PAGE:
The split of competences between the European Union (“EU”) and its Member States has been a point of friction in the setting out of the future European rules on unmanned...14 November 2016
Moving UAS Policy Forward: FAA Expands Pathfinder Program to Enhance Drone Detection Efforts Near Airports
Testifying before the House Aviation Subcommittee, FAA Deputy Administrator Mike Whitaker said that flying an unmanned aircraft near a busy airfield poses an unacceptable safety hazard. During the hearing titled, “Ensuring Aviation Safety in the Era of Unmanned Aircraft Systems,” Whitaker told the congressional panel that the FAA signed an agreement this week to assess the safety and security capabilities of CACI’s product within a five-mile radius of airports and that the agency also will collaborate with its government partners in this effort.
“Safety is always the FAA's top priority, and we are concerned about the increasing number of instances where pilots have reported seeing unmanned aircraft flying nearby,” said Whitaker. “We are looking forward to working with CACI and our interagency partners to identify and evaluate new technologies that could enhance safety for all users of the nation’s airspace.”
CACI’s prototype UAS sensor detection system will be evaluated at airports selected by the FAA. The FAA and its federal government partners will work with CACI to evaluate the effectiveness of the technology, while also ensuring that it does not interfere with the safety and security of normal airport operations.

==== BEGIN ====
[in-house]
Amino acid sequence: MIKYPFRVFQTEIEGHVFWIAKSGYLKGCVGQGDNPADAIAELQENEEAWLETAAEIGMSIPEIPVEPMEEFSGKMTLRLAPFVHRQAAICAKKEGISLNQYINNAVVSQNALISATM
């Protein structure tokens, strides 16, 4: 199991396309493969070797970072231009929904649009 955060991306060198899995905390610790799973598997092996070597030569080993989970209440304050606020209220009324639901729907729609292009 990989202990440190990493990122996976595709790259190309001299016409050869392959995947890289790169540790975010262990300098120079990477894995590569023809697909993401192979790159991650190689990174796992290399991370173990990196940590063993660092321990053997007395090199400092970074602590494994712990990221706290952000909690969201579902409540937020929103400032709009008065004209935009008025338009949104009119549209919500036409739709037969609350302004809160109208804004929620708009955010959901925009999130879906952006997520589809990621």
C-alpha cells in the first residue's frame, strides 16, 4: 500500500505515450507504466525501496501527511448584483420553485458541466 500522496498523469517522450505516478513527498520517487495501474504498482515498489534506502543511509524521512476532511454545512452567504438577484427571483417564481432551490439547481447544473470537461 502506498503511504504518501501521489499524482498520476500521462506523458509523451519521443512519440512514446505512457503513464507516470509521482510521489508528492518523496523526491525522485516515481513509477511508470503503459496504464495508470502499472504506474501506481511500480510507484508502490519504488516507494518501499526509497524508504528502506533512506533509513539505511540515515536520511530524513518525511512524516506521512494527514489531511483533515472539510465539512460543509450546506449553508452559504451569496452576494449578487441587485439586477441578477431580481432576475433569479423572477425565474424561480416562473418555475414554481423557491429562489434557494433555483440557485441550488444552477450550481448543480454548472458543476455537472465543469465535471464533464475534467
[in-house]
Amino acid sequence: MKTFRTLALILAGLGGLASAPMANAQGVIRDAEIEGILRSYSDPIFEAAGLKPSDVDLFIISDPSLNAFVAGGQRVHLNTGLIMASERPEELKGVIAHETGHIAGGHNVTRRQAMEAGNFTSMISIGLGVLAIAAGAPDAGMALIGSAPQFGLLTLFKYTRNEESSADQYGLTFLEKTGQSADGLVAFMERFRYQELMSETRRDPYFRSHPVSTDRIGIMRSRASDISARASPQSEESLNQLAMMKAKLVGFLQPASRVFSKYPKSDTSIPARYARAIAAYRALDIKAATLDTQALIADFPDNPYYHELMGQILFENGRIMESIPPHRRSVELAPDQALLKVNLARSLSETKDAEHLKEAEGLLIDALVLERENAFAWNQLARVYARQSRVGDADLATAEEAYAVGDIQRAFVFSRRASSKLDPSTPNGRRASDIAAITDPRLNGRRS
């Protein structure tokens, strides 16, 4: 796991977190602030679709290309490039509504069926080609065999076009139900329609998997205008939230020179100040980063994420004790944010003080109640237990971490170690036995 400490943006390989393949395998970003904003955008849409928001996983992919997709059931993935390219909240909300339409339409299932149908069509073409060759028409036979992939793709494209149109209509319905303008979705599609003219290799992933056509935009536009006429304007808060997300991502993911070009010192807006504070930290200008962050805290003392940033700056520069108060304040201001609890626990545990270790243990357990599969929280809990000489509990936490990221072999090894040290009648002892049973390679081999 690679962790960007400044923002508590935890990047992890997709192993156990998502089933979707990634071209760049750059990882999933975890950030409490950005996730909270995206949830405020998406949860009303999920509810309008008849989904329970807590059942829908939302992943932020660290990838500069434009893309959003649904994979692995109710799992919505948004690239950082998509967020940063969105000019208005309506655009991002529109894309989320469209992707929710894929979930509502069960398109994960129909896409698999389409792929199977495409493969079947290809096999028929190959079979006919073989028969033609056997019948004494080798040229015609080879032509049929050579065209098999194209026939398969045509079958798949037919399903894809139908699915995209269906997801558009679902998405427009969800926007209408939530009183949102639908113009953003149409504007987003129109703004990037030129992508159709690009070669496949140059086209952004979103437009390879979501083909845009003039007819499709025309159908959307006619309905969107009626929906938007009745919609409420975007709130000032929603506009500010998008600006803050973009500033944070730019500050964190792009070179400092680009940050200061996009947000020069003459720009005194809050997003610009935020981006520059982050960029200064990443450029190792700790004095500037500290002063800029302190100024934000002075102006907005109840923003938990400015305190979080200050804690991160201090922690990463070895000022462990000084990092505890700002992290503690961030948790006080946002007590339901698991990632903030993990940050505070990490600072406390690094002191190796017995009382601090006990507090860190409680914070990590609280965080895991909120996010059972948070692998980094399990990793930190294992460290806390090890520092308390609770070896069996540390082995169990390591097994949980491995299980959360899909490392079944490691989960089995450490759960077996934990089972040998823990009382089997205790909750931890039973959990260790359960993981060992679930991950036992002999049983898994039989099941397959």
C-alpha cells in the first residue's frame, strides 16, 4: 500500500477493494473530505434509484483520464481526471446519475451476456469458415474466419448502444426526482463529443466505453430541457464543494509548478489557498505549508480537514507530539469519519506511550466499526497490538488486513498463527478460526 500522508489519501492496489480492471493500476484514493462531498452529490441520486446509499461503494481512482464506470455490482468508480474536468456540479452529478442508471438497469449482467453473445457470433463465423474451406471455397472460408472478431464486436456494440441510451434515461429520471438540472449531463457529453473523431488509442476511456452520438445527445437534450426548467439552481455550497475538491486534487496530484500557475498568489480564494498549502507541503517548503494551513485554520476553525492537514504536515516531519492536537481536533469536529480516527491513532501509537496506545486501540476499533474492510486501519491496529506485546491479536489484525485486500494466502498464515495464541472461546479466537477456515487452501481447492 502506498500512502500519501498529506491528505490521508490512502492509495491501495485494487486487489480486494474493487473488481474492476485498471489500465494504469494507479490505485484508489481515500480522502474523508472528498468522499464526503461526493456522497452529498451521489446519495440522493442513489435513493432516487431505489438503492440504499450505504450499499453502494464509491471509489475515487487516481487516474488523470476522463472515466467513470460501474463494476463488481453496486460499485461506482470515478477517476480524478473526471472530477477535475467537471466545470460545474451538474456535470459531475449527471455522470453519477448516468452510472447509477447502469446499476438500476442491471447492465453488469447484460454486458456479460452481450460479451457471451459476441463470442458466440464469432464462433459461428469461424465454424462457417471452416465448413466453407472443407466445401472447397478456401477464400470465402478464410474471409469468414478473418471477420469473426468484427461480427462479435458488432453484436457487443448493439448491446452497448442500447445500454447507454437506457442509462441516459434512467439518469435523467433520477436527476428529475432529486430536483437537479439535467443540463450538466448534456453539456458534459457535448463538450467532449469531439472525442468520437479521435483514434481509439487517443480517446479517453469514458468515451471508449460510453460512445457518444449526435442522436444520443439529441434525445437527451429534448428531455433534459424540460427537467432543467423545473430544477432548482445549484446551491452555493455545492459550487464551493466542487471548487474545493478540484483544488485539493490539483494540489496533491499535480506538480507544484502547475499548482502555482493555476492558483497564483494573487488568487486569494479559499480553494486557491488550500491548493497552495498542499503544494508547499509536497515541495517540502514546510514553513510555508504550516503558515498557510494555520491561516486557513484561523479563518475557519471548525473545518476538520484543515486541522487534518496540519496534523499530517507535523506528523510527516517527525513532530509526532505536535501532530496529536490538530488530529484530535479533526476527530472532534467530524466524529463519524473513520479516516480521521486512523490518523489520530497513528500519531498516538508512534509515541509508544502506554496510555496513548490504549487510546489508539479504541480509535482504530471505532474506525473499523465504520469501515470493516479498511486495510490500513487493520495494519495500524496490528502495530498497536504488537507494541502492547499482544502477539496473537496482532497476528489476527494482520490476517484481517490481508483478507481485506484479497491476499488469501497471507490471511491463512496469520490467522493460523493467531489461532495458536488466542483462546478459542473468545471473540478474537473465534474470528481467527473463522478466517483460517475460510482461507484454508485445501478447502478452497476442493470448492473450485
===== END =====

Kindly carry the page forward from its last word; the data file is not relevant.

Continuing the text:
While the FAA’s collaboration with CACI will initially focus on detecting UAS in the vicinity of airports, recent incidents involving drone crashes at stadium sporting events illustrate how the benefits of this technology may one day extend far beyond U.S. airports.
CACI will join three other leading U.S. companies currently participating in the FAA’s Pathfinder Program, including CNN, which is exploring how UAS can be used for newsgathering efforts in urban environments; PrecisionHawk, which is testing extended visual line-of-sight operations in rural areas for activities such as crop monitoring in precision agriculture operations; and BNSF Railroad, which is evaluating command-and-control challenges associated with beyond visual-line-of-sight operations.
Today, Hogan Lovells’ Global Unmanned Aircraft Systems (UAS) Practice Chair Lisa Ellman testified to the House Small Business Subcommittee on Investigations, Oversight and Regulations ...27 September 2016